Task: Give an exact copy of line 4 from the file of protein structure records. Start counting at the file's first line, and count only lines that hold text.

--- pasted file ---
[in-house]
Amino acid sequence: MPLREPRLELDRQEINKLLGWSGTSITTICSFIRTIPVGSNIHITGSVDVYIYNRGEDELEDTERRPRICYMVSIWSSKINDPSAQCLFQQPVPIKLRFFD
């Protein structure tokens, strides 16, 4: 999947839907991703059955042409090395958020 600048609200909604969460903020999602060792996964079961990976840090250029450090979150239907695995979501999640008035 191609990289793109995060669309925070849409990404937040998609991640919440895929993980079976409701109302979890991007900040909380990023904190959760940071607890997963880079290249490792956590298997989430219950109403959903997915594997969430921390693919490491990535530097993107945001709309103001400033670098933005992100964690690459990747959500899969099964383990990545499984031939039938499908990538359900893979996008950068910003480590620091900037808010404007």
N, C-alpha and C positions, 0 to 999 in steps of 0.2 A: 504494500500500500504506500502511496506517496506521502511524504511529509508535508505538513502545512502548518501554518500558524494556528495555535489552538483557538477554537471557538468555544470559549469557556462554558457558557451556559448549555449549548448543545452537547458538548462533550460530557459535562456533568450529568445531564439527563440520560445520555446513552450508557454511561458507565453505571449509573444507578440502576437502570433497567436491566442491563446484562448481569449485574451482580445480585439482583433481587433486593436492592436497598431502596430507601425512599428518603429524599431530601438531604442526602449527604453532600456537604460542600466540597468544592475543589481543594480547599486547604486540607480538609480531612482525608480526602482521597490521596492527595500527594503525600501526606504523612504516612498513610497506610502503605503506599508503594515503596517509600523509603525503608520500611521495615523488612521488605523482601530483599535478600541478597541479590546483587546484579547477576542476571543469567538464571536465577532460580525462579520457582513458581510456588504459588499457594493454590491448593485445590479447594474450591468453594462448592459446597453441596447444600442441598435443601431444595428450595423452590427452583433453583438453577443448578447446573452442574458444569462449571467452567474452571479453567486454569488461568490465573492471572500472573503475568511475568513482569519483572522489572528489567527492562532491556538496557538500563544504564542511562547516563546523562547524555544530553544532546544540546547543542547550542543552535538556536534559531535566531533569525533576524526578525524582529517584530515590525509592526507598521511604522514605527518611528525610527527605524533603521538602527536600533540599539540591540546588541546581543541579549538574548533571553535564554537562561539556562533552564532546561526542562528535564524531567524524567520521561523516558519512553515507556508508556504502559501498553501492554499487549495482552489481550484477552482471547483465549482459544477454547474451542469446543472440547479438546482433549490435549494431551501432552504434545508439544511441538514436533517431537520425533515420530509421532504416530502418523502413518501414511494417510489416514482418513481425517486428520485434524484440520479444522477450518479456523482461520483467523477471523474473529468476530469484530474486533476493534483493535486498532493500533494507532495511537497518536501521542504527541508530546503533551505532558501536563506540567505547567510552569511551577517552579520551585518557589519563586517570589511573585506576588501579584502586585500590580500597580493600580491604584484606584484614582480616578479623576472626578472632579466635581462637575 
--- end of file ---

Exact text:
N, C-alpha and C positions, 0 to 999 in steps of 0.2 A: 504494500500500500504506500502511496506517496506521502511524504511529509508535508505538513502545512502548518501554518500558524494556528495555535489552538483557538477554537471557538468555544470559549469557556462554558457558557451556559448549555449549548448543545452537547458538548462533550460530557459535562456533568450529568445531564439527563440520560445520555446513552450508557454511561458507565453505571449509573444507578440502576437502570433497567436491566442491563446484562448481569449485574451482580445480585439482583433481587433486593436492592436497598431502596430507601425512599428518603429524599431530601438531604442526602449527604453532600456537604460542600466540597468544592475543589481543594480547599486547604486540607480538609480531612482525608480526602482521597490521596492527595500527594503525600501526606504523612504516612498513610497506610502503605503506599508503594515503596517509600523509603525503608520500611521495615523488612521488605523482601530483599535478600541478597541479590546483587546484579547477576542476571543469567538464571536465577532460580525462579520457582513458581510456588504459588499457594493454590491448593485445590479447594474450591468453594462448592459446597453441596447444600442441598435443601431444595428450595423452590427452583433453583438453577443448578447446573452442574458444569462449571467452567474452571479453567486454569488461568490465573492471572500472573503475568511475568513482569519483572522489572528489567527492562532491556538496557538500563544504564542511562547516563546523562547524555544530553544532546544540546547543542547550542543552535538556536534559531535566531533569525533576524526578525524582529517584530515590525509592526507598521511604522514605527518611528525610527527605524533603521538602527536600533540599539540591540546588541546581543541579549538574548533571553535564554537562561539556562533552564532546561526542562528535564524531567524524567520521561523516558519512553515507556508508556504502559501498553501492554499487549495482552489481550484477552482471547483465549482459544477454547474451542469446543472440547479438546482433549490435549494431551501432552504434545508439544511441538514436533517431537520425533515420530509421532504416530502418523502413518501414511494417510489416514482418513481425517486428520485434524484440520479444522477450518479456523482461520483467523477471523474473529468476530469484530474486533476493534483493535486498532493500533494507532495511537497518536501521542504527541508530546503533551505532558501536563506540567505547567510552569511551577517552579520551585518557589519563586517570589511573585506576588501579584502586585500590580500597580493600580491604584484606584484614582480616578479623576472626578472632579466635581462637575 